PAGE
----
Government Agencies Move to Secure Data on Non-Government Systems

November 18, 2014
By George I. Seffers
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The deadline for commenting on the new draft document ends in January.

The National Institute of Standards and Technology (NIST) has published for public review draft recommendations to ensure the confidentiality of sensitive federal information residing on the computers of contractors and other nonfederal organizations working for the government. The recommendations are intended to secure controlled unclassified information (CUI), including personally identifiable data, financial information, medical records and other sensitive data handled by nonfederal government organizations, such as industry contractors and universities that perform scientific research, conduct background investigations for security clearances, provide financial services, develop technology in support of federal agency missions or engage in other work on behalf of the U.S. government.

The deadline for submitting comments on the draft document, "Protecting Controlled Unclassified Information in Nonfederal Information Systems and Organizations (Draft Special Publication 800-171)," is January 16, 2015. “What we’re concerned about with controlled unclassified information is the aspect of nondisclosure, the threat to the confidentiality of that sensitive information,” says Ronald Ross, NIST fellow and lead author of the new guide.

Developed in collaboration with the National Archives and Records Administration (NARA), the new guidance is intended for federal agencies, as called for in a 2010 Executive Order on the treatment of CUI. While working with NIST to determine how to best protect CUI data processed by federal departments and agencies, NARA officials began asking what happens when that data is transferred to nonfederal organizations.

Ultimately, the two agencies decided to tailor the federal controls down to a set that would work for nonfederal entities. “Since confidentiality was the primary focus, we tailored out all of the requirements and controls that were uniquely federal,” Ross reports. They also eliminated controls that they felt most contractors would implement without being required to do so, he adds.

The requirements can be used now on a limited, voluntary basis, Ross says, but cannot be applied to every federal contract without being designated by the Federal Acquisition Regulation (FAR), or in the Defense Department’s case, the Defense Federal Acquisition Regulation. The third part of NARA’s plan is that next year, it will be developing a FAR clause that will point to this special publication. Every federal contract, once this FAR clause is completed, will have to meet these requirements if there is CUI involved in the contract in some way, Ross states.

He predicts one oft-asked question will be about who is responsible for ensuring compliance. “That will be under the terms of the contract. Depending on what type of CUI is involved—for example, the Defense Department has CUI they call controlled technical information—so depending on the sensitivity of that data, each federal agency may have a different way to gather information on contractor compliance. It would be on a contract-by-contract basis,” Ross says.

He estimates the final version could be available next summer. “We anticipate we’re going to get a lot of comments from both the public sector and the private sector, since the private sector has a stake in this whole issue, as well. We will come out with a second draft probably sometime in the March timeframe. And then, we’re hoping sometime around June, if all goes well, the final document will be available.”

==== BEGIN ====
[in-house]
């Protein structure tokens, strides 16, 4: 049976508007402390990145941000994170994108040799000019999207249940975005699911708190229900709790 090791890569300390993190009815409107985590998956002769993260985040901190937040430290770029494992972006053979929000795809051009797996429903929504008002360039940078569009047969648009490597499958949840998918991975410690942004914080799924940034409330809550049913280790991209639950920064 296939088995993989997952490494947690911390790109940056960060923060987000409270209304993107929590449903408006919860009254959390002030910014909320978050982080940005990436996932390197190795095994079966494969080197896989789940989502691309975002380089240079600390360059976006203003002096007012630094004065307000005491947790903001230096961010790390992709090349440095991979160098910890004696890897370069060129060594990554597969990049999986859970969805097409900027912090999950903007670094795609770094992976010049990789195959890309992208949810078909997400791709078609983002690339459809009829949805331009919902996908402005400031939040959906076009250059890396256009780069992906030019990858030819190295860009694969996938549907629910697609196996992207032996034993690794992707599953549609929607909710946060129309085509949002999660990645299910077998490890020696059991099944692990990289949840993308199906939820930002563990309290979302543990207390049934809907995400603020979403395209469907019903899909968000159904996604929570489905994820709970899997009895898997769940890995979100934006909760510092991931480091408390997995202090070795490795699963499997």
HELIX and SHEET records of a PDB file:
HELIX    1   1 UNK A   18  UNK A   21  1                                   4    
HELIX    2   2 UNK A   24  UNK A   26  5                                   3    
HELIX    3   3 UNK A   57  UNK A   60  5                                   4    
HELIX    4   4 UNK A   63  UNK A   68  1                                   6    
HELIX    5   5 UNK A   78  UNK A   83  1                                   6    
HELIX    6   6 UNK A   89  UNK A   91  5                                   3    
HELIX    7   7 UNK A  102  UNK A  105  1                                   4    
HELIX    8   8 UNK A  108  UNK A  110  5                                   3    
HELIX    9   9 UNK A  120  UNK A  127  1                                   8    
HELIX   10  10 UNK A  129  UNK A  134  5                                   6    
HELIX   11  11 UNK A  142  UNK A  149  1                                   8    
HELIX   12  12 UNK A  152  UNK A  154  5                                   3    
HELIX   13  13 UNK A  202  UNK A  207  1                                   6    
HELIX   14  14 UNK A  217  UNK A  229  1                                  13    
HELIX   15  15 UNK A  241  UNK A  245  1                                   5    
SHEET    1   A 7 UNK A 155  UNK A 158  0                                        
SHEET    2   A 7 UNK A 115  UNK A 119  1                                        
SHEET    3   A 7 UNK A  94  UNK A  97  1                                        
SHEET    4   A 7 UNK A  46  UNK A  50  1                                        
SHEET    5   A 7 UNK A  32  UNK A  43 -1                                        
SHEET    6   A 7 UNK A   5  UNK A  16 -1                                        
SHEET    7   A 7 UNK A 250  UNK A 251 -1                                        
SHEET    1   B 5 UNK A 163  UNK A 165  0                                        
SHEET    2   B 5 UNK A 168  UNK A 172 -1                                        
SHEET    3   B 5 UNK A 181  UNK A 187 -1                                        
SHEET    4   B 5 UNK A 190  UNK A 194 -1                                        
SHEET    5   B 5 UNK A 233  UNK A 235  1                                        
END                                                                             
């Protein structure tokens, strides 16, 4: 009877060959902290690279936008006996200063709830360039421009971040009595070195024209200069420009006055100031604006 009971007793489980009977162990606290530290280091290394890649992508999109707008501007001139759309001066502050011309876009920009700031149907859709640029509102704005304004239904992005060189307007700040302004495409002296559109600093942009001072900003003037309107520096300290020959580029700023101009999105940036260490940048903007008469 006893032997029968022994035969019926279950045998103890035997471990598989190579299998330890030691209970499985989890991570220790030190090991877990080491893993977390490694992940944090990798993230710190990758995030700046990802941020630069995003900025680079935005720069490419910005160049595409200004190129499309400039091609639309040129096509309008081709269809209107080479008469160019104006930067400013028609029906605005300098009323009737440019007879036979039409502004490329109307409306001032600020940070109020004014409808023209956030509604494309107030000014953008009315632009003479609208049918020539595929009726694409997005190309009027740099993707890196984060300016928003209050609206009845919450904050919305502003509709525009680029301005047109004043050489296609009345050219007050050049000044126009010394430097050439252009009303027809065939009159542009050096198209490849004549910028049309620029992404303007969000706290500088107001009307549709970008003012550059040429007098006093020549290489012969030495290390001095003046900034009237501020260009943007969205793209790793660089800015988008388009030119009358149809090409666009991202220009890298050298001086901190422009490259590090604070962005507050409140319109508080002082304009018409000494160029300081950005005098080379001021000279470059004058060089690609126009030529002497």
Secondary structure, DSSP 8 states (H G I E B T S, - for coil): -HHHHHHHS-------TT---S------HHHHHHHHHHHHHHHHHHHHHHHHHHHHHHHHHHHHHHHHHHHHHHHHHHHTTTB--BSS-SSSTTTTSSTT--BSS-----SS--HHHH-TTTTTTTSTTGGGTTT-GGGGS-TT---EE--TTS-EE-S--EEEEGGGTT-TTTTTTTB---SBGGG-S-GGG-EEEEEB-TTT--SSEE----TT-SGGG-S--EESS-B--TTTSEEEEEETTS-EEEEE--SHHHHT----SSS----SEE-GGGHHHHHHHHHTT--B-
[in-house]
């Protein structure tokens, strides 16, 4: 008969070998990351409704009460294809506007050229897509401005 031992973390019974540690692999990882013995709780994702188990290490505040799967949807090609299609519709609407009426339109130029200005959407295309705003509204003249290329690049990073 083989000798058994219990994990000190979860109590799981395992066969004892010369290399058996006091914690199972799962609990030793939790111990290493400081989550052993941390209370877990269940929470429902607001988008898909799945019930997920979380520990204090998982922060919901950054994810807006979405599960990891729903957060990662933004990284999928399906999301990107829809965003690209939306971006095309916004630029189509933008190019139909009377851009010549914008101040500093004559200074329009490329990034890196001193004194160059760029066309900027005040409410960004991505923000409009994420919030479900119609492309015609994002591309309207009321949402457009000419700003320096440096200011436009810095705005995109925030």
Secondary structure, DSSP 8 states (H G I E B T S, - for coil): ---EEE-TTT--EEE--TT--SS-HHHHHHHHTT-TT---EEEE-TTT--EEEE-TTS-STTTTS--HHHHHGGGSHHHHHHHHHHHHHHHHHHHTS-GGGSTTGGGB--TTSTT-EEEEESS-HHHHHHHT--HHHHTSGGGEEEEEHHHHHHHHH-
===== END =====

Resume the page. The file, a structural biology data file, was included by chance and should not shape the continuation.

Because no consistent guidance exists for securing CUI on nonfederal information systems, organizations often receive conflicting guidance from federal agencies on how to handle the same information, giving rise to confusion and inefficiencies. “Across any federal agency you have lots of different types of information, and we’ve not done a very good job over the last number of years in standardizing the naming conventions for the different types of data,” Ross reveals.

NARA’s first task was to define all of the different CUI data categories. They built a registry of all the different types of CUI that federal agencies have that require protection either by statute or by regulation or policy, Ross explains.  

The next step, he reports, was to decide what types of safeguards would be necessary to protect the confidentiality of that data. Executive Order 13556 assigned NARA the task of standardizing the way that the federal executive branch protects CUI. The order also required CUI to be protected consistent with applicable government-wide standards and guidelines issued by NIST and applicable policies of the Office of Management and Budget. “This is very much a joint effort. In fact, we even had quite a bit of Department of Defense support in doing some of the analysis on the security requirements and the controls,” Ross says.

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With the current vulnerabilities that exist in hardware such as USB's and other removable media and considering the fact that external computers not on the Network may allow theses devices one can conclude that the flood gates are open.

I am aware that the larger companies like Boeing and Lockheed are fully aware of the risk, smaller companies may not have the funds to support the needed changes.

In the end, Contract reviews and ensuring that Companies can meet the requirements laid out by the Government can and will ensure the security of Government information.

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